There are 20 pairs of muscles in the neck, which can be divided into two main groups: the superficial sleeve and the deep sleeve. To stabilize the head on the body, there needs to be an adequate balance between the two groups. The primary role of the superficial sleeve is to allow movement in all directions to be produced. The deep sleeves role is to wrap around the vertebra of the neck and act as a stabilizer. Without enough activation of the deep sleeve, the contraction of the superficial muscles can cause a buckling action to the vertebra in the neck. Through Postural correction in Pilates and physiotherapy rehabilitation, we can strengthen these deep neck flexors to prevent neck pain and improve the overall spinal position.
In the last decade, the scientific literature has shown consistent findings of abnormal muscle patterns in people suffering from neck pain. One of the most common patterns seen is the over activation of the superficial sleeve. This limits the neck pain sufferer’s ability to use their deep sleeve for the stability of the spine, which exposes the joints and discs in the neck to further undue pressures. All of this change begins immediately after experiencing neck pain.
When testing people with pain, it has been highlighted that when a prolonged sitting position is used, the painful group allow their neck to drift into a more forward position while allowing their shoulder blades to slide forward on their thorax. This is because of decreased strength and endurance of the deep sleeve of muscles to prevent increase curvature of the neck.
In the last decade, our increased use of technology such as tablet computers has increased the time we spend sitting and reading with a forward head position, predisposing us further to these issues.
Unfortunately, these muscle patterns do not revert back to their efficient function once pain at the neck subsides. This is why appropriate rehabilitation is required to improve muscle control, and then develop their strength and endurance. Training the deep sleeve will cause a relaxation of the superficial muscles such as the Upper Trapezius (UT) and the Sternocleidomastoid (SCM) causing a decrease in pain over time. Most importantly, strengthening the deep flexors will restore your deep stabilization, improve your biomechanics and decrease the likelihood of recurrent neck pain.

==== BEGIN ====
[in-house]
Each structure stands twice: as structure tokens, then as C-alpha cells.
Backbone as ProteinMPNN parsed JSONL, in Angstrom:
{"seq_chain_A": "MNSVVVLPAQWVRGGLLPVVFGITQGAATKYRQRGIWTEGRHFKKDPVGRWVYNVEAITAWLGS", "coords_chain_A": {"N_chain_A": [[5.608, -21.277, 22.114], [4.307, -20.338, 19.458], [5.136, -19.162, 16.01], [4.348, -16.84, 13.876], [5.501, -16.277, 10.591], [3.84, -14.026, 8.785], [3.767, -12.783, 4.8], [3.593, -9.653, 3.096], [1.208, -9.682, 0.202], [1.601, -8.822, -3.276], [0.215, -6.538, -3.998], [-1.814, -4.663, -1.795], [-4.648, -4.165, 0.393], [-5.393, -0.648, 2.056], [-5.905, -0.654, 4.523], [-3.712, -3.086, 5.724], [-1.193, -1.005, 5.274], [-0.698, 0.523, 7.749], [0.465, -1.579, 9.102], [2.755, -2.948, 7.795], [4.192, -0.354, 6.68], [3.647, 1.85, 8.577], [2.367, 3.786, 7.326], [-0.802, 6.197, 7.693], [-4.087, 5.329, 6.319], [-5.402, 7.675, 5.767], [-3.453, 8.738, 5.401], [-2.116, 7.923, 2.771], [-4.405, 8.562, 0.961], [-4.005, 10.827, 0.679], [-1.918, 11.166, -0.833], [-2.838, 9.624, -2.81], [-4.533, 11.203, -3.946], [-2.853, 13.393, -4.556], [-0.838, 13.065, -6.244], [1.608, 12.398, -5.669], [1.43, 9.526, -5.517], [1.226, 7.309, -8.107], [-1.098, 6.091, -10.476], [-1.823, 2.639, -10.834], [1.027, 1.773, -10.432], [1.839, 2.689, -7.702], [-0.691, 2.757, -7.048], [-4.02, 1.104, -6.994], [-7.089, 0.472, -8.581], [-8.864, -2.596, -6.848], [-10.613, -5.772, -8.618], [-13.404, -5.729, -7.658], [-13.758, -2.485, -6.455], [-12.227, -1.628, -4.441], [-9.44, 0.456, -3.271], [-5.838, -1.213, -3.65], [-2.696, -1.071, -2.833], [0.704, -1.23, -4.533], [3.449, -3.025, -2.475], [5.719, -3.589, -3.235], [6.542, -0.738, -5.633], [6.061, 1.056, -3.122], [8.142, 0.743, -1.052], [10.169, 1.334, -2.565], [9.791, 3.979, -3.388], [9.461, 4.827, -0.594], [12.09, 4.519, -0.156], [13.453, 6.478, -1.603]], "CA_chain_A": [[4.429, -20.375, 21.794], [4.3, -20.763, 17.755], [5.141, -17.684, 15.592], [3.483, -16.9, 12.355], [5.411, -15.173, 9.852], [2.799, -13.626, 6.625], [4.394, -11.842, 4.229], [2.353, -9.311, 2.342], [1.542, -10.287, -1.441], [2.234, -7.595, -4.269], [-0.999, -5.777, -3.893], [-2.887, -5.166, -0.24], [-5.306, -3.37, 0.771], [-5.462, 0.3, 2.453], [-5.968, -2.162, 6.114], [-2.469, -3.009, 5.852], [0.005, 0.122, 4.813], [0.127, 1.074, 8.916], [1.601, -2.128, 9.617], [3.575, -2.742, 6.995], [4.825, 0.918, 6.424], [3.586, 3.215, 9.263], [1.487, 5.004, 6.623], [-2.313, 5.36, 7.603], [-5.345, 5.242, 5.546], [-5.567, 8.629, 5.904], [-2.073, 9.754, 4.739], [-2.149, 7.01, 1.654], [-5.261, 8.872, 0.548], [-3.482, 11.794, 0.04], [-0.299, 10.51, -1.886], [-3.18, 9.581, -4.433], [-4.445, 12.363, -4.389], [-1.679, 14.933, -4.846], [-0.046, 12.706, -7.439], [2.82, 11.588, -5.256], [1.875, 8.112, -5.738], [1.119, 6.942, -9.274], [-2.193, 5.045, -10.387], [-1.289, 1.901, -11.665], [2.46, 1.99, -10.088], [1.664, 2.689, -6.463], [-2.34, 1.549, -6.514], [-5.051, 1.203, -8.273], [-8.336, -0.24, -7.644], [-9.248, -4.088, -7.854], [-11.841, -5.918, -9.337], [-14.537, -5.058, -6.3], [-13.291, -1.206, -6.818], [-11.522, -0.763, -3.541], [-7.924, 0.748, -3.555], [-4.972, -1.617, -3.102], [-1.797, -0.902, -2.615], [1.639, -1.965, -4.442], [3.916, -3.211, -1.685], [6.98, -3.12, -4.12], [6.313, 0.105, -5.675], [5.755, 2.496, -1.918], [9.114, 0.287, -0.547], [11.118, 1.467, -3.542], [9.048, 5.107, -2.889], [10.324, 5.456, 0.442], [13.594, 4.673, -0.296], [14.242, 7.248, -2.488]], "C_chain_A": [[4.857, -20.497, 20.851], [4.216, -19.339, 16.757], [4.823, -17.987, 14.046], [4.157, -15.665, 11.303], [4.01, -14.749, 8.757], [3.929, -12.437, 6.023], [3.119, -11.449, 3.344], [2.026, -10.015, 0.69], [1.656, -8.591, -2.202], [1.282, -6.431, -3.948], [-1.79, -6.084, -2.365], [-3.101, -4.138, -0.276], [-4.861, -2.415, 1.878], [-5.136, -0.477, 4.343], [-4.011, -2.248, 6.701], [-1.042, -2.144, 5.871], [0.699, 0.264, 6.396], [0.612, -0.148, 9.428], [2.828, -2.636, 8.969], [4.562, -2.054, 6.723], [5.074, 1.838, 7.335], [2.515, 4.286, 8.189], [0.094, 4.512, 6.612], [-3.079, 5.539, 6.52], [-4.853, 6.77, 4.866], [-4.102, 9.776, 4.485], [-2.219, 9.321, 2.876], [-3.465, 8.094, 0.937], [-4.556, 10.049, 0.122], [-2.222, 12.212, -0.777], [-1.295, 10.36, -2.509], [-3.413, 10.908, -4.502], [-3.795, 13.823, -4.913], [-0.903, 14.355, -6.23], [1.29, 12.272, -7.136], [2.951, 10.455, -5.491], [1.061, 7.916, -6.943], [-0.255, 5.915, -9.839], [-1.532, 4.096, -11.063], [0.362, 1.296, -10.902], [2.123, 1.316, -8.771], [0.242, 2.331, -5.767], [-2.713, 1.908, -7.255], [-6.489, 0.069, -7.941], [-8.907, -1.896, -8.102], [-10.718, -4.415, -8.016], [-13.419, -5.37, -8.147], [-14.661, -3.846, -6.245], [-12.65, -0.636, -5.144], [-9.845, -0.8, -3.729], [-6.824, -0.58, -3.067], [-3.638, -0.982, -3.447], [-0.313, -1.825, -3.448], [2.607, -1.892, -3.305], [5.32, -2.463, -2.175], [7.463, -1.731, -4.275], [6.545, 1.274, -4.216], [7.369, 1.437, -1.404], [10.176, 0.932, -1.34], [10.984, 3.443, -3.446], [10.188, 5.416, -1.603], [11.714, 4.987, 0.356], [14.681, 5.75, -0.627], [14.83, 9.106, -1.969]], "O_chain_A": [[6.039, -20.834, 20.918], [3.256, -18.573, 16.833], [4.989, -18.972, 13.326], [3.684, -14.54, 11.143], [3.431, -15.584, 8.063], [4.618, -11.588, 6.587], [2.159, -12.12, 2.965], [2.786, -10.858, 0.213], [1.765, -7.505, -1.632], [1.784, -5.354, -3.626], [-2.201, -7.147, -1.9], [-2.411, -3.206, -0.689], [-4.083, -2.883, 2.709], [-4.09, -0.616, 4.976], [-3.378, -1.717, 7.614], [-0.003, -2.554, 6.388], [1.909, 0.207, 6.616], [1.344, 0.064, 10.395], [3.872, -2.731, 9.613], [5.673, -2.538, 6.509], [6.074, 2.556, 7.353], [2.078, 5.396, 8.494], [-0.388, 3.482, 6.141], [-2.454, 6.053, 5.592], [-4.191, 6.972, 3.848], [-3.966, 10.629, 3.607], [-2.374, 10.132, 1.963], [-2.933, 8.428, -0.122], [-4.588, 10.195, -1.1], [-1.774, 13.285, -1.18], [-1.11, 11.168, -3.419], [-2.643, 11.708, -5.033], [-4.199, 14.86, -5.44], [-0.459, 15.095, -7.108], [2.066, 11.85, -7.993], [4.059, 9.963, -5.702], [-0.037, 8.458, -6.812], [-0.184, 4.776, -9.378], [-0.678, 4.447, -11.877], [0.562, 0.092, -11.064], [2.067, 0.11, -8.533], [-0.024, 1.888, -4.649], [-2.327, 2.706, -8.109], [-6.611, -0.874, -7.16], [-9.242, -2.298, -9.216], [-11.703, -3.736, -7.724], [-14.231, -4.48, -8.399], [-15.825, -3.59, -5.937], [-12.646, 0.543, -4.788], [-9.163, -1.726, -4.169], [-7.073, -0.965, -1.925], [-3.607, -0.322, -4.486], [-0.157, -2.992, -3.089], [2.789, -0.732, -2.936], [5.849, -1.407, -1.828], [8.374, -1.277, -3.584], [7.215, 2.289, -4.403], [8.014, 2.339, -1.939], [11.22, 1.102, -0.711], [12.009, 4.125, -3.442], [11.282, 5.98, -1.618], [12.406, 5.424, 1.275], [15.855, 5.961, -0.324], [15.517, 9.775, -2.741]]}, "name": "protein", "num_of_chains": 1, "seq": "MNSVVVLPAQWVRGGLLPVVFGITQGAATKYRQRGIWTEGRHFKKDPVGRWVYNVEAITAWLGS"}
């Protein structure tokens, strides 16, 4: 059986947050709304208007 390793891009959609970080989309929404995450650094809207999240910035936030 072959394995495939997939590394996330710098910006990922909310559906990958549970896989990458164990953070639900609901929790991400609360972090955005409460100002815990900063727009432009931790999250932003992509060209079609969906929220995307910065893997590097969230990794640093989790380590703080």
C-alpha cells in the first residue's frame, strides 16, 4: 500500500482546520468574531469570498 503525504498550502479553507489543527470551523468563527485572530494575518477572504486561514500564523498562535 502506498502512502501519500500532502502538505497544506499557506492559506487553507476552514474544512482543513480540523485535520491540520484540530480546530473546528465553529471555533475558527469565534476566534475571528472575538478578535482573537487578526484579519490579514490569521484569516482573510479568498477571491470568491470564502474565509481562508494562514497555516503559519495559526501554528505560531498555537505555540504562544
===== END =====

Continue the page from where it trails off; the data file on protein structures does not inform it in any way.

Position: Stand with your back against a wall, resting the back of your head gently against it.
Target Movement: Gently nod your head (as if saying yes), without lifting the back of your head off the wall. You should feel the back of your head slide up the wall with your jaw drawing back towards the wall. Hold this position for up to 10seconds and then gently return to the starting, relaxed position.
Palpation: It is vitally important to ensure that the movement is produced by the deep neck flexors in isolation, without turning on the superficial sleeve. This can be monitored by placing two fingers on the SCM muscle located at the front of the neck. If at any time during the above movement you feel this muscle tensing under your fingers, try a slower, gentler or smaller movement.
Dose: Once you have achieved the correct technique, repetition is key. Initially, it is important to be performing at least 10 x 10sec holds 2-5 x daily.
These should be combined with postural correction exercise throughout the day.
Once you have retrained your muscle system to allow you to perform 10 x 10sec contractions effectively with no co-contraction of the superficial palpable muscles, your physiotherapist can guide you through progressions of this exercise to make it as functionally relevant for your limitations and functional demands.
In addition to your exercises, there are other things you can do to avoid aggravating your neck pain. As discussed, a forward head position is one of the main contributing factors to chronic and recurrent neck pain. Here are a few ways to avoid this posture:
- Avoid prolonged sitting – stand up and walk around as frequently as possible, particularly if your pain is acute, also, break up long drives with frequent stops
- Avoid hairstyles that promote this position – wearing your hair in a bun or ponytail can prevent you from resting your head back against the head restraint of your car or work chair
- Avoid strenuous overhead activity – the superficial neck muscles are often recruited when your hands are carrying large loads